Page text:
On the occasion of Environment Day 2023, marked annually on June 5, the Interdiocesan Commission for the Environment pays tribute to environmental NGOs, mayors and councillors, and the hundreds of citizens actively involved in protecting the environment and quality of life of all those living in Malta and Gozo.

The Commission also encourages politicians to work for the common good while they are in power to bring about the necessary changes.

On this day, the Commission  notes that environmental and agricultural strategies that are in place are still being “undermined by a planning process that does not support them”. Three years have passed since the end of the public consultation which was meant to review the Rural Policy and Design Guidance 2014, a policy that enables piles of stones in the countryside to be turned into buildings.

The integrity of Natura 2000 sites is also under threat because of this policy together with the planning applications awaiting approval under the current policy. One wonders why this review is taking so long when the original policy of 2014 was approved within eight months after the public consultation ended in December 2013.

Again, no action has been taken to amend the Development Control and Design Guidance 2015 which is causing the devastation of Gozo’s ridges with the consequent accelerated loss of Gozo’s unique landscape.

Since 2015, following Pope Francis’ Encyclical Laudato Si’, the Environment Commission has been calling on the authorities to carry out various measures to improve the environment such as:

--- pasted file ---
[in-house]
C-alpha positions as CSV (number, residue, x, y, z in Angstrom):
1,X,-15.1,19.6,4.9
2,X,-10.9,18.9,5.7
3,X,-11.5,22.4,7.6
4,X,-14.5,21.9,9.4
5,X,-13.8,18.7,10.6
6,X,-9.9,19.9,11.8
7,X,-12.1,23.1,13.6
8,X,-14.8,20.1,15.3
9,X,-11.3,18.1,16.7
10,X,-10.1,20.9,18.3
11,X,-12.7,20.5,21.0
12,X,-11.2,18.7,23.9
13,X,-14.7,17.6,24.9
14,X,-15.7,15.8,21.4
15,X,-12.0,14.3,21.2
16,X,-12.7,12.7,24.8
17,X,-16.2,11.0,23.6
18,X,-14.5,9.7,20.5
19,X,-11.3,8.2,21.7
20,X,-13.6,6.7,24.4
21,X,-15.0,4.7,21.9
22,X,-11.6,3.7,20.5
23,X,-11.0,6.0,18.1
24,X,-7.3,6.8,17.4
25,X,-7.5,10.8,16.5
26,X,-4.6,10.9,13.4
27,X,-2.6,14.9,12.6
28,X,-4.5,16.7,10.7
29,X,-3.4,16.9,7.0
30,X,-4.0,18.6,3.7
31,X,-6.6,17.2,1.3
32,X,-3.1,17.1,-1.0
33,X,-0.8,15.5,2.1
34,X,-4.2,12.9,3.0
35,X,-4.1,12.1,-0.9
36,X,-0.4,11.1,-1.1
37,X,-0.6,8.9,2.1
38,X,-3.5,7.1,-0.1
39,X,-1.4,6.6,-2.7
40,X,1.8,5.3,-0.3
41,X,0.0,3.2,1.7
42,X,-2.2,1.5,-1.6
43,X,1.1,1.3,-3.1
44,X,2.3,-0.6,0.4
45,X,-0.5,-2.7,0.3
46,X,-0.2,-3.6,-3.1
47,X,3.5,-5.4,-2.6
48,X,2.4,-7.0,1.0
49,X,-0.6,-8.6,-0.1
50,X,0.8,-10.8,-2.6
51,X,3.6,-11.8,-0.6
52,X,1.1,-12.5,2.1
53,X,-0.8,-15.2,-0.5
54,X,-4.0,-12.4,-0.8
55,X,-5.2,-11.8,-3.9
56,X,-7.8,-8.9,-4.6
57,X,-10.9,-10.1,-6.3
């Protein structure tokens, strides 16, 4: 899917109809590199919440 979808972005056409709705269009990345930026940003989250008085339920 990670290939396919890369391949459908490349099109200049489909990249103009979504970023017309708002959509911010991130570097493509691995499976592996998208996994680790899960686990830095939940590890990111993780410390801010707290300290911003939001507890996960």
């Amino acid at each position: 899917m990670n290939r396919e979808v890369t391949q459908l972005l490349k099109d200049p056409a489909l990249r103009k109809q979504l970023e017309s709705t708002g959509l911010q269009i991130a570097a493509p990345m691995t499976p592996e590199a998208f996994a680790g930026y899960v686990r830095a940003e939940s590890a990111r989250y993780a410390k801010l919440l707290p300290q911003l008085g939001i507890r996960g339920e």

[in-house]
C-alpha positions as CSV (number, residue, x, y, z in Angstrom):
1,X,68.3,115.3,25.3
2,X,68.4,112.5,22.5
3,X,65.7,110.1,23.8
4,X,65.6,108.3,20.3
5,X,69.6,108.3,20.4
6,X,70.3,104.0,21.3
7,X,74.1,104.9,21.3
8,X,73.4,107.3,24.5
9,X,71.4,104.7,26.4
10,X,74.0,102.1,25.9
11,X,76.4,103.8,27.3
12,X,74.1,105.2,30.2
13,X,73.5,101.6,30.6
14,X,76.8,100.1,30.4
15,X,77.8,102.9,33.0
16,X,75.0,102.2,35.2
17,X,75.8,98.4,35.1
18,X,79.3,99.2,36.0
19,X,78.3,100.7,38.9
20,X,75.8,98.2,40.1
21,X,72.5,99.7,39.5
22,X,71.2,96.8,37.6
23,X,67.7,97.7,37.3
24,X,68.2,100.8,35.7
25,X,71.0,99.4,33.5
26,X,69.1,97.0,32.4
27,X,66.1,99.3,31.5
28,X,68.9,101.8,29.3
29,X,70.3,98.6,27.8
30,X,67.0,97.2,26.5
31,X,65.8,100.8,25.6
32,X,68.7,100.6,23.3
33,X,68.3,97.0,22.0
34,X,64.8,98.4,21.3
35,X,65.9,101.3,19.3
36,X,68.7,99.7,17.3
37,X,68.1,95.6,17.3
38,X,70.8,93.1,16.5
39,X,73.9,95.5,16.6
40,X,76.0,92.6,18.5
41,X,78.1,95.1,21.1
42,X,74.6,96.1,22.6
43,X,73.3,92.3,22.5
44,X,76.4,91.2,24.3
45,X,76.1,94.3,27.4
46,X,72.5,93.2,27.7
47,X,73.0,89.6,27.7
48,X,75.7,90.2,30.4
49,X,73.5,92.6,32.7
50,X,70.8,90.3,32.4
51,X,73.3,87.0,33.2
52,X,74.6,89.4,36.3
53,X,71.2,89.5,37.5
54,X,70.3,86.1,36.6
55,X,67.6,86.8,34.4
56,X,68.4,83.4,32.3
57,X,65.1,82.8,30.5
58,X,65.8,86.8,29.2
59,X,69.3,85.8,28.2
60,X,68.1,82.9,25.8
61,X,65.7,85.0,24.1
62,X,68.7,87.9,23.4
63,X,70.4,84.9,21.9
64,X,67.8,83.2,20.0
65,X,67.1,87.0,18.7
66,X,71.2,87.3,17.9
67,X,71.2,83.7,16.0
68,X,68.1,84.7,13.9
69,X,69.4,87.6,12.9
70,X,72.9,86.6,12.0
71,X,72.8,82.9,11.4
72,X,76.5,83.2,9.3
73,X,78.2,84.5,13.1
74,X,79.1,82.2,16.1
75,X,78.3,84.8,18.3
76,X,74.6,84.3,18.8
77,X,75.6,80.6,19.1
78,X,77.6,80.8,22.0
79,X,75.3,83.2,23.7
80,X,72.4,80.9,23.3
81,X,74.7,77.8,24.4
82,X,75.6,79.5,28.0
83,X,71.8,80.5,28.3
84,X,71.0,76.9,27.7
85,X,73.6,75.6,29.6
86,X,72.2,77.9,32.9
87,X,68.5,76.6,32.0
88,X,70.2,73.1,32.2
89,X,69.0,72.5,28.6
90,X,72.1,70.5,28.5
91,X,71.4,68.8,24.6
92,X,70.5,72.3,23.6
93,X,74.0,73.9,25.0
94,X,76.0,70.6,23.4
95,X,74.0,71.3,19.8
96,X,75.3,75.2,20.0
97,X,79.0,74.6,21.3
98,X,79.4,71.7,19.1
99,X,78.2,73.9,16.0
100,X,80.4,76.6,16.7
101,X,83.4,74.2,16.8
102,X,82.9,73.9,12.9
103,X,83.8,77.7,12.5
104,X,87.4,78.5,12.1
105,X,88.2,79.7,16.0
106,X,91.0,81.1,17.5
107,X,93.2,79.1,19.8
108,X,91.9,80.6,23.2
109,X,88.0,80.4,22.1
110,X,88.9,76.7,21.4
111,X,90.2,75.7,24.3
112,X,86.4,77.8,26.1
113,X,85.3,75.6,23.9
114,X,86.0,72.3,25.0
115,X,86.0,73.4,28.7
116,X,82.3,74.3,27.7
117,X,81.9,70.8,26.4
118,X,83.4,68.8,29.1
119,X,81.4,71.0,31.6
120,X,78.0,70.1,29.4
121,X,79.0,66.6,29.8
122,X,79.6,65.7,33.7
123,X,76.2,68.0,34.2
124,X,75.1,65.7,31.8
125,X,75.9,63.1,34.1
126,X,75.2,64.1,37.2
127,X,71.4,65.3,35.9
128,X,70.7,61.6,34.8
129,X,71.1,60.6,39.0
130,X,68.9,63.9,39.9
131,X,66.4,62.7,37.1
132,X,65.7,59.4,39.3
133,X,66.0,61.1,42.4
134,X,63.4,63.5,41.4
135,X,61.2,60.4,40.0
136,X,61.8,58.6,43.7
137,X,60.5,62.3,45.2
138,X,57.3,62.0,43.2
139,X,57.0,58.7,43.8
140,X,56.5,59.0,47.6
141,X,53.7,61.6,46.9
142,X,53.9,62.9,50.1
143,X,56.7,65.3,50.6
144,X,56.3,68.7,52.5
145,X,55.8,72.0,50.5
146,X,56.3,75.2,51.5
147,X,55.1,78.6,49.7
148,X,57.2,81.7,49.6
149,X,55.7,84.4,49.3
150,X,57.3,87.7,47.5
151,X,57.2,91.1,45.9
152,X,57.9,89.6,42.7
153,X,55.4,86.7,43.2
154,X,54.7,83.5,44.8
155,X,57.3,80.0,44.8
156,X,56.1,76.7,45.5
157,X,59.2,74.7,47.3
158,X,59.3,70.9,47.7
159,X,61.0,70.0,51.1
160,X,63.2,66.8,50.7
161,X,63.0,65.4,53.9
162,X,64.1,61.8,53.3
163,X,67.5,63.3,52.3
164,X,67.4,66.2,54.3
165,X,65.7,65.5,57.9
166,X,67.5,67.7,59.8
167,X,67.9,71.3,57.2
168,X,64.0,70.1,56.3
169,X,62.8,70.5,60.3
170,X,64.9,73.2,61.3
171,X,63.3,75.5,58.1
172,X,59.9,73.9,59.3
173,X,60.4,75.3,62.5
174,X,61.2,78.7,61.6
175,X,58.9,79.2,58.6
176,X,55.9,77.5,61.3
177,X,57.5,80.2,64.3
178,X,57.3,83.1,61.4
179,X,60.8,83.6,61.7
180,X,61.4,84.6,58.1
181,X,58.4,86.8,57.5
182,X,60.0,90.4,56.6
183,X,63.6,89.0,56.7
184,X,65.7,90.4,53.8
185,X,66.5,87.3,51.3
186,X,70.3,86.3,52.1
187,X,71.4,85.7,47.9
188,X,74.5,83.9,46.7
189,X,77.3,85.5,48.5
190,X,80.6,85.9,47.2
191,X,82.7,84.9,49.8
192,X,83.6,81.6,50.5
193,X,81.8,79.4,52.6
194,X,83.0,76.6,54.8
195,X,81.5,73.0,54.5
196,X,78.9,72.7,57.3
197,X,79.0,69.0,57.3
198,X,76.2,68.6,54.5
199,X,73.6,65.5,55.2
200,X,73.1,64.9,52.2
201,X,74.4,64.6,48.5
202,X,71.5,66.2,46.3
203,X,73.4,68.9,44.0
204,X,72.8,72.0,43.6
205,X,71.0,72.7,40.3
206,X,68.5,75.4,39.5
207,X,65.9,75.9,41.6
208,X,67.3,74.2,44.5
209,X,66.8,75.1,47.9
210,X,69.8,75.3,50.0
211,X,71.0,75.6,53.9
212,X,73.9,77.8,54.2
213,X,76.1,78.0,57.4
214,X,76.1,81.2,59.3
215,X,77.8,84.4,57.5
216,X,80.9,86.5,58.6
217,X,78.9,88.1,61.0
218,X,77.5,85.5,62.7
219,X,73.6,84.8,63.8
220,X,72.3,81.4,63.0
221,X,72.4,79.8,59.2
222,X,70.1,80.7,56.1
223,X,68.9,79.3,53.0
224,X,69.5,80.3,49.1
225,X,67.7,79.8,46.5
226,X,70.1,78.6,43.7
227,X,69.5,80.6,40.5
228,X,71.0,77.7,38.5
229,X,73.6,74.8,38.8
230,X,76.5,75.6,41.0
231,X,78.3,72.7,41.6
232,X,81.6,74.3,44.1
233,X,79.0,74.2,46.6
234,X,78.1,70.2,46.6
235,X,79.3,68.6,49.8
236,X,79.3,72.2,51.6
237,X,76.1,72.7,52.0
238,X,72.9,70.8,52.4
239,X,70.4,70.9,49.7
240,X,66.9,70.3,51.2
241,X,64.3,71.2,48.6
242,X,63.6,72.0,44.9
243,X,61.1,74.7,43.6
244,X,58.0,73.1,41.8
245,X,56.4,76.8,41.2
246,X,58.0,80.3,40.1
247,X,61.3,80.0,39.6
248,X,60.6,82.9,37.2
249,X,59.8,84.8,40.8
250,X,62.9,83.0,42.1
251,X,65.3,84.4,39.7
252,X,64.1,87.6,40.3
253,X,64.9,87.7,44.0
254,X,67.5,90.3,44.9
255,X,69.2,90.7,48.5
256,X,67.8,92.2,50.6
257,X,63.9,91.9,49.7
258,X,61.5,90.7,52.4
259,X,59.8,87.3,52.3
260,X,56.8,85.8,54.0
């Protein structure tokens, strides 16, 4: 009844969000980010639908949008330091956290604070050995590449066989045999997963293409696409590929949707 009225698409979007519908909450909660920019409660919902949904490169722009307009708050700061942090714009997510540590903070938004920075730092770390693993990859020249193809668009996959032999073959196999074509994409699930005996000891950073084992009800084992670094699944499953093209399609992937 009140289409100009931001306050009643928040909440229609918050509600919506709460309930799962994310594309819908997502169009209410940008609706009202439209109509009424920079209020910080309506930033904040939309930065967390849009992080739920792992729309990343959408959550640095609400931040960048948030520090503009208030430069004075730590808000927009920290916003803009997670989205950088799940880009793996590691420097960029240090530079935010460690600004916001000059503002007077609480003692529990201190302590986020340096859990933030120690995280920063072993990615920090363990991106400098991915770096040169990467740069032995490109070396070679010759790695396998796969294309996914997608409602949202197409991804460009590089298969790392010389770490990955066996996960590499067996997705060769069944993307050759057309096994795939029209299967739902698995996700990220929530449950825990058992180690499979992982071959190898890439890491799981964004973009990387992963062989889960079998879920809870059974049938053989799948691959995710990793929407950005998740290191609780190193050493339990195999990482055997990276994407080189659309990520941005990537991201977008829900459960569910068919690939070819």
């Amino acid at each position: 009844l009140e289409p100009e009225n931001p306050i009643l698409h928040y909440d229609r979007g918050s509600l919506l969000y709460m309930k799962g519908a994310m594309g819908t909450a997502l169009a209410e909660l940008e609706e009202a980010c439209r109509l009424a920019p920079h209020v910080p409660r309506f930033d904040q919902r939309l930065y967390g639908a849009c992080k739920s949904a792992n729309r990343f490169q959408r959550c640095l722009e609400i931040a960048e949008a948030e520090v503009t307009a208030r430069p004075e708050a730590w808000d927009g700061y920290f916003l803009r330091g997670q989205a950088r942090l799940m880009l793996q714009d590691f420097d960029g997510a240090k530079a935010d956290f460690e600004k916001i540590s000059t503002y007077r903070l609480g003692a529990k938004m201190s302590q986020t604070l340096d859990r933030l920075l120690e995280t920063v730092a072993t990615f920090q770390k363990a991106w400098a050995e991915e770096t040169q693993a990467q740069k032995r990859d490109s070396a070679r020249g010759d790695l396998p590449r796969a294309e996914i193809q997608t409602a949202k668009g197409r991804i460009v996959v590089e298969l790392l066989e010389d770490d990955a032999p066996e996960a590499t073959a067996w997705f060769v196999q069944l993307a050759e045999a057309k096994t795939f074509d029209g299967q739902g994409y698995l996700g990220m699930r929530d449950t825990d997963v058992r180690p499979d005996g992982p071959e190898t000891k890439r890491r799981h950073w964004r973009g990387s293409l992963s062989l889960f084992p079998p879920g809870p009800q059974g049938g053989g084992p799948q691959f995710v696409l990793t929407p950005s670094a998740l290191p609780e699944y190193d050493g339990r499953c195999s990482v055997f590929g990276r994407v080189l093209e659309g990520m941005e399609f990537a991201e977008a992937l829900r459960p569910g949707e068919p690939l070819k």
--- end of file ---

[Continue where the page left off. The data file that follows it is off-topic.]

• Carry out a national property study by an independent body with terms of reference agreed to by all stakeholders which would feed into the review of the Strategic Plan for Environment and Development (SPED) and the Local Plans.
  • Grant a veto to the Environment and Resources Authority (ERA) and the Superintendence for Cultural Heritage on projects that affect sites or property which are protected by the laws that set up these two institutions.
  • Discontinue the application of the flawed concepts of “precedent” and “legitimate expectation” in decision-making processes which have no basis in planning law and are anathema to proper planning practice.
  • Introduce legislation that specifically addresses noise issues affecting residents including noises related to late-night entertainment and not just background noise as required by the related EU Directive.

The Commission urges the authorities to act immediately to protect the natural and urban environment that sustains the wellbeing and mental health of Maltese and Gozitans.